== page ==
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The Honorable Martin Manahan
December 5, 2008
I would like to thank Senator Leahy and the other members of the Senate Judiciary Committee for allowing our community the opportunity to host this hearing on Community- Based solutions to Drug - Related Crime in Rural America.
I have had the honor of serving as Mayor of the City of St. Albans since March, 2006 after serving five years on the City Council. I am one of eight children of John and Teresa Manahan that was born and raised in St. Albans City. I have been married to my wife Lisa for twenty years and we have chosen to raise our 4 children in this community as well. The reason we chose to raise our family in this community is because of the quality of life that it offered my wife and I as children. However, over the last several years that quality of life has been challenged by the crime in our community.
I feel that there are a number of reasons for this increased crime trend not the least of which is prescription drug abuse amongst our youth. We have experienced an alarming trend of property crimes that can be directly associated with elicit drug use within our community. We have taken a number of steps to combat this criminal element within our community.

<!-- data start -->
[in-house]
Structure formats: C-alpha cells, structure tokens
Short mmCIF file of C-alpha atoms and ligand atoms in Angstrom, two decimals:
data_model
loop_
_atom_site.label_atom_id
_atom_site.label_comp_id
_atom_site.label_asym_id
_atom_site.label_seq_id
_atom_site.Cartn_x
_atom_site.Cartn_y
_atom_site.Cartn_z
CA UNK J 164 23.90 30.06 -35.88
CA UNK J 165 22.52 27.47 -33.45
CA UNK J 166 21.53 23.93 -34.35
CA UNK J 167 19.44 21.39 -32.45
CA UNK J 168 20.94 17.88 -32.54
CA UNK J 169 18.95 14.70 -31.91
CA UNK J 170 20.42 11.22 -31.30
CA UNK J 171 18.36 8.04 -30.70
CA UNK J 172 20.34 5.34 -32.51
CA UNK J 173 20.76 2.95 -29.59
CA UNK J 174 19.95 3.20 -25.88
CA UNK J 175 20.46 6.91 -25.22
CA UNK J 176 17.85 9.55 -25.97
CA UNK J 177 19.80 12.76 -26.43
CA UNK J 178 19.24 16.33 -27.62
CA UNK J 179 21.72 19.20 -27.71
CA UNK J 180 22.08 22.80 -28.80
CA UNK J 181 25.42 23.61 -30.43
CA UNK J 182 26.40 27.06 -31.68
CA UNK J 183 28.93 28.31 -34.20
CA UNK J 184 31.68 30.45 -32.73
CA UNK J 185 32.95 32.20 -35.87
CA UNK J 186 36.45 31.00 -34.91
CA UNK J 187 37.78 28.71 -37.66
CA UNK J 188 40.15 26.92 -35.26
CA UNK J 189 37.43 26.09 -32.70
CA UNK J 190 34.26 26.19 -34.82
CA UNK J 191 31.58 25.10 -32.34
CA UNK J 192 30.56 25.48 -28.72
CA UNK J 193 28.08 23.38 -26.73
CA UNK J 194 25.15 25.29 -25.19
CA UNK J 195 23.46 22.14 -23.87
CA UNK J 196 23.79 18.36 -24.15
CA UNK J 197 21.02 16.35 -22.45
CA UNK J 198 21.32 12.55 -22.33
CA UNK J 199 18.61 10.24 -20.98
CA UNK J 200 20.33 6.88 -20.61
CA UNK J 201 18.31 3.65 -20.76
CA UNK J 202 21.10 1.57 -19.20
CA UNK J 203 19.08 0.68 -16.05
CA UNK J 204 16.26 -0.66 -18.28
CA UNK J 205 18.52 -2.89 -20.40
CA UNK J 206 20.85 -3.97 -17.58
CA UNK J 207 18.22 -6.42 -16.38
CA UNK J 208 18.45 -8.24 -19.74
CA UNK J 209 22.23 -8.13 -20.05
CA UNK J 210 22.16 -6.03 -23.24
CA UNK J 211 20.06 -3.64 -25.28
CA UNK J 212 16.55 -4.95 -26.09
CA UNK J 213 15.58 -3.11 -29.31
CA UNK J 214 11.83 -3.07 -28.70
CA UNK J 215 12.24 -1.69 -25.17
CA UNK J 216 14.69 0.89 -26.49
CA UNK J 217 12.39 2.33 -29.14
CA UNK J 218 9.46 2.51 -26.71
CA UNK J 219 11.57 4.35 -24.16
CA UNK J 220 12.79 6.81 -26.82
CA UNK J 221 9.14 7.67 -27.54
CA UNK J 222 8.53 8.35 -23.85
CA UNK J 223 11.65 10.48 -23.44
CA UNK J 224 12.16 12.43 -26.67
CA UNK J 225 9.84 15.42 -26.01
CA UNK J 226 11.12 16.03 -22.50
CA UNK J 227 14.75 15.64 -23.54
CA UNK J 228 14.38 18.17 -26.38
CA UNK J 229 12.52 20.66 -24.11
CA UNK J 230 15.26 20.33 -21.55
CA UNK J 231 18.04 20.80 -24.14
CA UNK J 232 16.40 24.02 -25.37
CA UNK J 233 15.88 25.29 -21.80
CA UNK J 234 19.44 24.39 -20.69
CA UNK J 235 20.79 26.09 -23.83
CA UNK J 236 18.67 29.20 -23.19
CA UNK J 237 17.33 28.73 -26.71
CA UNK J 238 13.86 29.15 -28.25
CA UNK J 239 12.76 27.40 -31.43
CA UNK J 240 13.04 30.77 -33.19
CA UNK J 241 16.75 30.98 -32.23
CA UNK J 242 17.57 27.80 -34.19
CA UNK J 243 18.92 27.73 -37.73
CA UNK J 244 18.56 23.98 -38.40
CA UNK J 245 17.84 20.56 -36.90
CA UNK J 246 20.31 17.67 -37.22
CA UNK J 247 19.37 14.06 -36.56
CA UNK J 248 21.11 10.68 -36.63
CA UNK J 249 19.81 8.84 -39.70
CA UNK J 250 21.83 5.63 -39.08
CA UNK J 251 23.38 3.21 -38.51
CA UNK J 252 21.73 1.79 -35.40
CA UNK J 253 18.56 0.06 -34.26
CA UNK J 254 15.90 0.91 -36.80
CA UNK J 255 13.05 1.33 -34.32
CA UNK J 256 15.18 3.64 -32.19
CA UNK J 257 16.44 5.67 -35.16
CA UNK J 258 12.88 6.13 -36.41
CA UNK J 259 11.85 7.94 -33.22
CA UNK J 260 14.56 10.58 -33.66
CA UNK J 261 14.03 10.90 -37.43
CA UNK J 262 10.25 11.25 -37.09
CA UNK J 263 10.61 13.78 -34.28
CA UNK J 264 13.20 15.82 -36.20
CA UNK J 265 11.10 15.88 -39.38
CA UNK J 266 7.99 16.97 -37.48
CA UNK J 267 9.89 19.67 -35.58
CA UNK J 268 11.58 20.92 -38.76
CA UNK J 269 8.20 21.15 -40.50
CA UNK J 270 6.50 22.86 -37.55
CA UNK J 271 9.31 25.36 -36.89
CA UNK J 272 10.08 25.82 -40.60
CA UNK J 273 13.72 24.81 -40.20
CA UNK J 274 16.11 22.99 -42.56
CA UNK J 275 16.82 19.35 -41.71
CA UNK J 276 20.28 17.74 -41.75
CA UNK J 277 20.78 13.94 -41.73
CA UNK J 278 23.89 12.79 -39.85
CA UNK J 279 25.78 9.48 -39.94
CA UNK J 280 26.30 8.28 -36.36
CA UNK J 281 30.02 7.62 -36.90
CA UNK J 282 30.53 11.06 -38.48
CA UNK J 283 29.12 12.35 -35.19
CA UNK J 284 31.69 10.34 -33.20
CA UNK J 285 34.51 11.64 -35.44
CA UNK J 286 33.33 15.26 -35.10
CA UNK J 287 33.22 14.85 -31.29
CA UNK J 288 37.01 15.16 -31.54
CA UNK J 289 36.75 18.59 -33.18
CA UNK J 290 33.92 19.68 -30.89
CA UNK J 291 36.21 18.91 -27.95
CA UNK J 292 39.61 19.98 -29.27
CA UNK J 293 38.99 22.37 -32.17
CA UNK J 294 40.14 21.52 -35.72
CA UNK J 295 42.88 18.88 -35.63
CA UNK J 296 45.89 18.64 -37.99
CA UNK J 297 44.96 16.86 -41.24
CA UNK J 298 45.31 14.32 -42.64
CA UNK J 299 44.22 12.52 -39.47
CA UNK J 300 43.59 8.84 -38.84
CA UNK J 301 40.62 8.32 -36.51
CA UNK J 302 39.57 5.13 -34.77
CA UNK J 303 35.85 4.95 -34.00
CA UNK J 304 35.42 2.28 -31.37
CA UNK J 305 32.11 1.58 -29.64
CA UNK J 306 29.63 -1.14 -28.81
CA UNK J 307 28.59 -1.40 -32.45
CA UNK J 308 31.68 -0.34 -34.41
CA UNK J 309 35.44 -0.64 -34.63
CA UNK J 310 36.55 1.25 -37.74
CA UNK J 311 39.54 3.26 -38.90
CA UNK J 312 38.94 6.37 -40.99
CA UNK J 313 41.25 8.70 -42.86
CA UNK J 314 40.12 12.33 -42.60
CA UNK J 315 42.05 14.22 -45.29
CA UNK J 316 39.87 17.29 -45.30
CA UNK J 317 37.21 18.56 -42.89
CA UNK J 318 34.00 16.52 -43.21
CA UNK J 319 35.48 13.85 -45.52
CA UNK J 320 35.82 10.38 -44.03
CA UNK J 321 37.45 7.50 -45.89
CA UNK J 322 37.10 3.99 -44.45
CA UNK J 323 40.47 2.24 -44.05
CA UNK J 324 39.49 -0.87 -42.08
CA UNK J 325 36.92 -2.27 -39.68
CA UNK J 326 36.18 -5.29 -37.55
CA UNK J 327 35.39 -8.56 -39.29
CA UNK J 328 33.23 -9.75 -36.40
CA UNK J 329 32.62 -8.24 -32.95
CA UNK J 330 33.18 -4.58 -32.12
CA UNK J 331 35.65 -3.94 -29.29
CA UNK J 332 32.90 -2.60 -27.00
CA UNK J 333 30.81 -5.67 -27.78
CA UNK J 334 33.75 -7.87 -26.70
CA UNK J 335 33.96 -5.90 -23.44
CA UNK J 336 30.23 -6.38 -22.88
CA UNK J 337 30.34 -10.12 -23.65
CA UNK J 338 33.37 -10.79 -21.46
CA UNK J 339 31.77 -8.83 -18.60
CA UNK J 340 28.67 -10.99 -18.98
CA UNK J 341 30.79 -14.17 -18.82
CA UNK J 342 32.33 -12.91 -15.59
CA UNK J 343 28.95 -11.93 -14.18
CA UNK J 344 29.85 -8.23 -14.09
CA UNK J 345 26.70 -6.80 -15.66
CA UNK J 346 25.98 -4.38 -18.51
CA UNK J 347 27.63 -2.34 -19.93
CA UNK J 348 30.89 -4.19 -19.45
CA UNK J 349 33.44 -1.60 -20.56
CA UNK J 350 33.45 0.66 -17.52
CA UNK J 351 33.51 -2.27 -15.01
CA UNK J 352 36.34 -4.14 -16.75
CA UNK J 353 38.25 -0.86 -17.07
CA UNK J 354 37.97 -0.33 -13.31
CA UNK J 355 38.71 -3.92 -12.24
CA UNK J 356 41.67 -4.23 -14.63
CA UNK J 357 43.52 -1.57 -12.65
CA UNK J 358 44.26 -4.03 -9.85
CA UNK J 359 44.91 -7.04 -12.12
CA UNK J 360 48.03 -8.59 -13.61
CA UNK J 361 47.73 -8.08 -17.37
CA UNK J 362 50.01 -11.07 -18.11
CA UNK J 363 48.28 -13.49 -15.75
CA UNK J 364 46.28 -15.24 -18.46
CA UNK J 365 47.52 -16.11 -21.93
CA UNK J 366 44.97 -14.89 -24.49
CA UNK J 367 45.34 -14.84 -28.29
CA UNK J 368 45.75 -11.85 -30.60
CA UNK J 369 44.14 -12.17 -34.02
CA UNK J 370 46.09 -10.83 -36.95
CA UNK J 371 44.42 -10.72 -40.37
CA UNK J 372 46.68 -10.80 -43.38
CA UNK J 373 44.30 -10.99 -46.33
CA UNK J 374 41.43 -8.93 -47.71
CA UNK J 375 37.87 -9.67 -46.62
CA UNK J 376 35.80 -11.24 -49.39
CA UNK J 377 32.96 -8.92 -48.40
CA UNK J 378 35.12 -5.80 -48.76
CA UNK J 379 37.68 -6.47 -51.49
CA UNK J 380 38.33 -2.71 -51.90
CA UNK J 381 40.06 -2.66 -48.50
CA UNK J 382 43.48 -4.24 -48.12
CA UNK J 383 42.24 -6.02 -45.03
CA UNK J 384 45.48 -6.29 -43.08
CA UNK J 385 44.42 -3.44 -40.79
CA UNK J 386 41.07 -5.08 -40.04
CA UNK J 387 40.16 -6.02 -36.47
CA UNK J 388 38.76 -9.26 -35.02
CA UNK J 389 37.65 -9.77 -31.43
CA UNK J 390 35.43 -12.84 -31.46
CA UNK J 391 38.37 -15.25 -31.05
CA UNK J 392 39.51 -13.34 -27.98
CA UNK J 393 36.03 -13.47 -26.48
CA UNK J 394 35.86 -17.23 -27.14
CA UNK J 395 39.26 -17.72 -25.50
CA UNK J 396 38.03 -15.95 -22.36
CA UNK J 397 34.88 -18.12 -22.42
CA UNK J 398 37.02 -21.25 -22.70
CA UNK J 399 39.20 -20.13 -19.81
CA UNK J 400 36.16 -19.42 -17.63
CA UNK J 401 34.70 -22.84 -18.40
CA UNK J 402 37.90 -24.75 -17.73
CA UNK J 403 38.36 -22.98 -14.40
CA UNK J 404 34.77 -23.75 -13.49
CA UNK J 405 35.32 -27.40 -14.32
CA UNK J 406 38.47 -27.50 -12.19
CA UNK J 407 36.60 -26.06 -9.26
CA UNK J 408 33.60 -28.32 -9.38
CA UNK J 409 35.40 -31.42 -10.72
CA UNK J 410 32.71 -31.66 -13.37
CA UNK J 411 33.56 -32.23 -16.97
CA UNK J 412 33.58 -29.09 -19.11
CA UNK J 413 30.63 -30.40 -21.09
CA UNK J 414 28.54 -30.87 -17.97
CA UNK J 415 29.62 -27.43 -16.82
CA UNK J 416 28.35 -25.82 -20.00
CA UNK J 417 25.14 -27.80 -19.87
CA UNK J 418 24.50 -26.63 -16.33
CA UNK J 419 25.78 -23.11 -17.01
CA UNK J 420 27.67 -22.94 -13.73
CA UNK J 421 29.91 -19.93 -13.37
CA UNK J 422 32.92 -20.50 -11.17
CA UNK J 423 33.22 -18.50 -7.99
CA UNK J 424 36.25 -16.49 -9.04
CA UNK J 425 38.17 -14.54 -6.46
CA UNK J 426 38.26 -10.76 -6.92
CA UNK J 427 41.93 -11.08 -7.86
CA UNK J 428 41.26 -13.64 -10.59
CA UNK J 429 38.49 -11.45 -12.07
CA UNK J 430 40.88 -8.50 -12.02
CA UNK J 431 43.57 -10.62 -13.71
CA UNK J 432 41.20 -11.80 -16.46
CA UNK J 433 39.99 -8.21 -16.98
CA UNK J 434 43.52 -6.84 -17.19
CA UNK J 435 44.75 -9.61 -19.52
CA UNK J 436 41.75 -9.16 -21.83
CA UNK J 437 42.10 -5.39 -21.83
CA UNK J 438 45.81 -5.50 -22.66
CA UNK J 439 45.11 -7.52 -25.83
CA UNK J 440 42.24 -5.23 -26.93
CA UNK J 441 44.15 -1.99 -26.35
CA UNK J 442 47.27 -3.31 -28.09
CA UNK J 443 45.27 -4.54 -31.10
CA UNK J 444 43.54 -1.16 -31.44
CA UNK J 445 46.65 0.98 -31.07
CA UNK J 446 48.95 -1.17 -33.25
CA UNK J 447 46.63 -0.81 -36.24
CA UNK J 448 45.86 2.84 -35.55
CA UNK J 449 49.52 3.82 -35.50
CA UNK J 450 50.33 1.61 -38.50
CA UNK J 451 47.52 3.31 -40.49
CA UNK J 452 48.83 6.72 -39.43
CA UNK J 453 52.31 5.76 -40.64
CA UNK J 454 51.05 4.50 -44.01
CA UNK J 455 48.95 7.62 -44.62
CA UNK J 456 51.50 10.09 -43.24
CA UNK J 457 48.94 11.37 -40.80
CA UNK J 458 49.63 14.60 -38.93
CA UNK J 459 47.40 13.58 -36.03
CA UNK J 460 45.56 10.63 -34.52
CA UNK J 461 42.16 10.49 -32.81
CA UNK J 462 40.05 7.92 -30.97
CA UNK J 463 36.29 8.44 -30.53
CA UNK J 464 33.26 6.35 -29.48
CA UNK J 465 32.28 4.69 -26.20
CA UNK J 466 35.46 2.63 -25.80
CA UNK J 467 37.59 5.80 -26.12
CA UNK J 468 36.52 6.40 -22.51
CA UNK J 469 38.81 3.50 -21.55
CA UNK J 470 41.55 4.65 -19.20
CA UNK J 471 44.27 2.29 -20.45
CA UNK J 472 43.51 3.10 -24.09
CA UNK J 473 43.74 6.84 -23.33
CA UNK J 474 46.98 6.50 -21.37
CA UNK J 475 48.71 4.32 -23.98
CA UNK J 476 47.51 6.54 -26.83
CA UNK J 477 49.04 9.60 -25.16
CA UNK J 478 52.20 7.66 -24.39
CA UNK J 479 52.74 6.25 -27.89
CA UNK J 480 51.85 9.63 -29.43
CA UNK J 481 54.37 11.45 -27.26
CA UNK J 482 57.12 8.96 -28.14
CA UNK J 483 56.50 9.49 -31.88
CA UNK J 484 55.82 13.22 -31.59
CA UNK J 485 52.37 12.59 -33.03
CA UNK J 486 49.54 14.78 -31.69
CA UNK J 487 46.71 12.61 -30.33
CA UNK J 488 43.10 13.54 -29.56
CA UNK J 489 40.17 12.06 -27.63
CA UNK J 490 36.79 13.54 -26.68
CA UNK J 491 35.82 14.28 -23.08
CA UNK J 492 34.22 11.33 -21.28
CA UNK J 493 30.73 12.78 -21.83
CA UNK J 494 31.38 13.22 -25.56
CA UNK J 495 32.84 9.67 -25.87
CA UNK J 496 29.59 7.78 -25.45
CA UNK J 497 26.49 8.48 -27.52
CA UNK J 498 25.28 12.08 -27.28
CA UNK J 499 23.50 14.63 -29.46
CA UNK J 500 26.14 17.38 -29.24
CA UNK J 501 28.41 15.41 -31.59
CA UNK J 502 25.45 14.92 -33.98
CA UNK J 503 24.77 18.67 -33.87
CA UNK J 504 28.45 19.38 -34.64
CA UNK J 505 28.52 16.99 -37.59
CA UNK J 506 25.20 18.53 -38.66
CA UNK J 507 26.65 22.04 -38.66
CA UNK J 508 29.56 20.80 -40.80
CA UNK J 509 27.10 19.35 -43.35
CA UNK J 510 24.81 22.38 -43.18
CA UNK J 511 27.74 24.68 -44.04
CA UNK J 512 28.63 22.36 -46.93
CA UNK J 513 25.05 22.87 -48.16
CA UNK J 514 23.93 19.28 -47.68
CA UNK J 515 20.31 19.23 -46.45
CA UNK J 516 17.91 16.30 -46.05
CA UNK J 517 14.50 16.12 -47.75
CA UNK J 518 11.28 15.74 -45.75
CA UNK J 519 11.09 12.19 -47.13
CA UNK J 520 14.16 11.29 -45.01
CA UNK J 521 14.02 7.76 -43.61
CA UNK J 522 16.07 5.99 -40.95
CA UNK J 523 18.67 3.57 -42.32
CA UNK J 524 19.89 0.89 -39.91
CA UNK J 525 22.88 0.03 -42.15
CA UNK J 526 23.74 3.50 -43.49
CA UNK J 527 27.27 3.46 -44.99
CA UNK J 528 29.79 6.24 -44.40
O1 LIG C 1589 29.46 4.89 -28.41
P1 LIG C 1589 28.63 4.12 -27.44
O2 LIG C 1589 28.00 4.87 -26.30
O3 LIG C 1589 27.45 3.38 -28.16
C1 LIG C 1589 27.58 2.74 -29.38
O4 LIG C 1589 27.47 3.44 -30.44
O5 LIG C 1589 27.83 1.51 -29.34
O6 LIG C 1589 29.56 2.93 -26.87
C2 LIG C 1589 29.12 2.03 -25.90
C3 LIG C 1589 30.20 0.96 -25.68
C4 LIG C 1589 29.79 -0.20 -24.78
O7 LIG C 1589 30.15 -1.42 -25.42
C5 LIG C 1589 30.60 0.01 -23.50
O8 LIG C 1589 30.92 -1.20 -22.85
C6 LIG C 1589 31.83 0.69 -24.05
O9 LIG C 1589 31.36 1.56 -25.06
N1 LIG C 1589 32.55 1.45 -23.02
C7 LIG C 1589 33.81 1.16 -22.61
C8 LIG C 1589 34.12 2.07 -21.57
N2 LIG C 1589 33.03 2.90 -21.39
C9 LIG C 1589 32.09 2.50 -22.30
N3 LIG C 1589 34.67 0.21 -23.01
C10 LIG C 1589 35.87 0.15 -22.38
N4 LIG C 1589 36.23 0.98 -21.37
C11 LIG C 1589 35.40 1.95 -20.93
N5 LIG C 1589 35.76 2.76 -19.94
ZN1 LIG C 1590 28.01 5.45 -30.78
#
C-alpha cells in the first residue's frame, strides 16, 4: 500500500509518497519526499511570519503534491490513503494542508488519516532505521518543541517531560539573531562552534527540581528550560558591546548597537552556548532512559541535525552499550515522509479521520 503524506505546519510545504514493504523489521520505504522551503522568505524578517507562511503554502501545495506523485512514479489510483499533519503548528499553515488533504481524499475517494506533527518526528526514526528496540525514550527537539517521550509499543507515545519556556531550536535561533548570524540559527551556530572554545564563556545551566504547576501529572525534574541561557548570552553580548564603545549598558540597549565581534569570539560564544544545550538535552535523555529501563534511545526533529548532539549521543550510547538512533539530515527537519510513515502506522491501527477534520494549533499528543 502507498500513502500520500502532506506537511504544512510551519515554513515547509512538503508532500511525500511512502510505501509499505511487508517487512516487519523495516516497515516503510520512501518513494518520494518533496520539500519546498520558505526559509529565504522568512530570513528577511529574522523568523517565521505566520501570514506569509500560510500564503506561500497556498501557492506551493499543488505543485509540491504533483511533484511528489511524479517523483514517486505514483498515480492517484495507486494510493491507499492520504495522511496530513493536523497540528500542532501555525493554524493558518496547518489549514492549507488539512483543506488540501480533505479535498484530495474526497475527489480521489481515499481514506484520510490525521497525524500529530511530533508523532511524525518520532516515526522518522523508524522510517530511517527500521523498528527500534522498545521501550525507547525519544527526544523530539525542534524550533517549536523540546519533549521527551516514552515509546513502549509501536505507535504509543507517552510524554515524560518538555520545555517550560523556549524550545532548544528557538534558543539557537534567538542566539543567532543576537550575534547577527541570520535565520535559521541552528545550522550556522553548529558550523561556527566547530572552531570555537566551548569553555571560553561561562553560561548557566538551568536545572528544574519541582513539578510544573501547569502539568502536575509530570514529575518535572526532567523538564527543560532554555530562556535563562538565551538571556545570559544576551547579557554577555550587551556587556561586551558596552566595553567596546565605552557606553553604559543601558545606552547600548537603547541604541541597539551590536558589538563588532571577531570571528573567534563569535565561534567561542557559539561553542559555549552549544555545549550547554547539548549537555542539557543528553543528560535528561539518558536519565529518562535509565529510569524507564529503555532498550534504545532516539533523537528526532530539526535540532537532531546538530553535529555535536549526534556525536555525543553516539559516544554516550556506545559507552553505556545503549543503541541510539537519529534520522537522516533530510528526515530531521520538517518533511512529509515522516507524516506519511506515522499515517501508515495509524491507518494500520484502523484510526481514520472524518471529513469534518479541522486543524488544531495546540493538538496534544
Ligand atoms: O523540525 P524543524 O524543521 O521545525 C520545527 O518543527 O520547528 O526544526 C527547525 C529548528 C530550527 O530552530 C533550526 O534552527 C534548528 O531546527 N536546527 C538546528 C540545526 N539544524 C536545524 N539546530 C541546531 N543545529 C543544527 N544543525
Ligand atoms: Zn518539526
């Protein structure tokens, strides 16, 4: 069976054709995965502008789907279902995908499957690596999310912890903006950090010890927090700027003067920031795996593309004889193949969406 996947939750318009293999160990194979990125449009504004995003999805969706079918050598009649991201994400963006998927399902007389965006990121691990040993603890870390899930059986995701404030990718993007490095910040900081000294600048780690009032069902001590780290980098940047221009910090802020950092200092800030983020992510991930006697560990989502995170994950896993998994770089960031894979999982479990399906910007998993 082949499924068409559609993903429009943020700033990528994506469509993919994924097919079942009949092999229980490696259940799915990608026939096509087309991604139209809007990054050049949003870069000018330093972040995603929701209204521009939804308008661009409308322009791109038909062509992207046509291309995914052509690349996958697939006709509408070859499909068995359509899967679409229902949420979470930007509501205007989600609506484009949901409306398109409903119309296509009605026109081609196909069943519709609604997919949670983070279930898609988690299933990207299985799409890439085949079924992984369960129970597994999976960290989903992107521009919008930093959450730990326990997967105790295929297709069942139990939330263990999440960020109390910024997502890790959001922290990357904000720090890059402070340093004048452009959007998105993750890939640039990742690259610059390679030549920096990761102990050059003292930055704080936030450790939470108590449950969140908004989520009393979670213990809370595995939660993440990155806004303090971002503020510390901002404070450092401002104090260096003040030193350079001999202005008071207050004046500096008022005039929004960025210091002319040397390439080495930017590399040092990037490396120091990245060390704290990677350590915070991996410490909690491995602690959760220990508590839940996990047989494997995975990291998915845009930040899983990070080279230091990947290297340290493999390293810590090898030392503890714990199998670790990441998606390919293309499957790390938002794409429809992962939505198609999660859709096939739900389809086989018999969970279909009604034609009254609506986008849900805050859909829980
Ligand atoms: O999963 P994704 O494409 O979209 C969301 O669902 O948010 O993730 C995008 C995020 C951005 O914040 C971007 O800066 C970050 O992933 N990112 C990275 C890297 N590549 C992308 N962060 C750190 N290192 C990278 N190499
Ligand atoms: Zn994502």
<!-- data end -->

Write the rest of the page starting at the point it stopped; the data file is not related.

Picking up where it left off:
In 2005 we hired Gary Taylor as our Police Chief following an extensive nationwide search. Since that time we have enhanced our Police Department dramatically. We have created a pay grade system that allows us to hire seasoned officers and pay them commensurate to their experience. We recently negotiated a ten percent base pay increase in the Police Department as well as the ability to offer sign on bonuses which allows us to be much more competitive and attractive to experienced Police Officers as opposed to a feeder system to larger departments throughout Vermont which has been the case of the past number of years.
We have worked very closely with the Vermont State Police and the Vermont Drug Task Force which has allowed our officers to gain the experience needed to deal with the drug activity that we are now experiencing.
We have recently given the Police Department permission to acquire Tasers, through an equipment exchange, as a form of less than lethal protection. We have been criticized for bringing the fact that St. Albans has the highest crime rate per capita in the State of Vermont to the forefront of discussions within our community. We do not have a monopoly on drug crimes- however we are one of the few communities that are acknowledging the issue and facing it head on. We have held two public forums dealing with the crime within our community over the last year and half, both of which were attended by over 150 community members. I feel that we had a choice... ignore the problem and hoped it disappeared or deal with it head on and make it known that St. Albans City was not going to let this criminal element steal our community from us.